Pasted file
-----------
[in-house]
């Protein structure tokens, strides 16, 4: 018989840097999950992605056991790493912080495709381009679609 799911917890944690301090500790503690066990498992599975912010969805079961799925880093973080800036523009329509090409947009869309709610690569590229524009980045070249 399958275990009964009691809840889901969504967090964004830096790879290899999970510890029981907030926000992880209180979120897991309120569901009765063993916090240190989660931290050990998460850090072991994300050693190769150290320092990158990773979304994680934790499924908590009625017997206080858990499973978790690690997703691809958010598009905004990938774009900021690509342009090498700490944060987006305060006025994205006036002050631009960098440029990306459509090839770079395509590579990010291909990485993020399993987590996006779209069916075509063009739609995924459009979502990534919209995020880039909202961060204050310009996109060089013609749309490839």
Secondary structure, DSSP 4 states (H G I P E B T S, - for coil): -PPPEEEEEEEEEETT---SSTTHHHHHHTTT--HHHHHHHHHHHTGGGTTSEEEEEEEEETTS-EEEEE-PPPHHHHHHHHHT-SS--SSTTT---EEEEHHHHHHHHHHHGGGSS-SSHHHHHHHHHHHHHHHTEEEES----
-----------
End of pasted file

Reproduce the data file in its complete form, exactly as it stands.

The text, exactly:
[in-house]
């Protein structure tokens, strides 16, 4: 018989840097999950992605056991790493912080495709381009679609 799911917890944690301090500790503690066990498992599975912010969805079961799925880093973080800036523009329509090409947009869309709610690569590229524009980045070249 399958275990009964009691809840889901969504967090964004830096790879290899999970510890029981907030926000992880209180979120897991309120569901009765063993916090240190989660931290050990998460850090072991994300050693190769150290320092990158990773979304994680934790499924908590009625017997206080858990499973978790690690997703691809958010598009905004990938774009900021690509342009090498700490944060987006305060006025994205006036002050631009960098440029990306459509090839770079395509590579990010291909990485993020399993987590996006779209069916075509063009739609995924459009979502990534919209995020880039909202961060204050310009996109060089013609749309490839």
Secondary structure, DSSP 4 states (H G I P E B T S, - for coil): -PPPEEEEEEEEEETT---SSTTHHHHHHTTT--HHHHHHHHHHHTGGGTTSEEEEEEEEETTS-EEEEE-PPPHHHHHHHHHT-SS--SSTTT---EEEEHHHHHHHHHHHGGGSS-SSHHHHHHHHHHHHHHHTEEEES----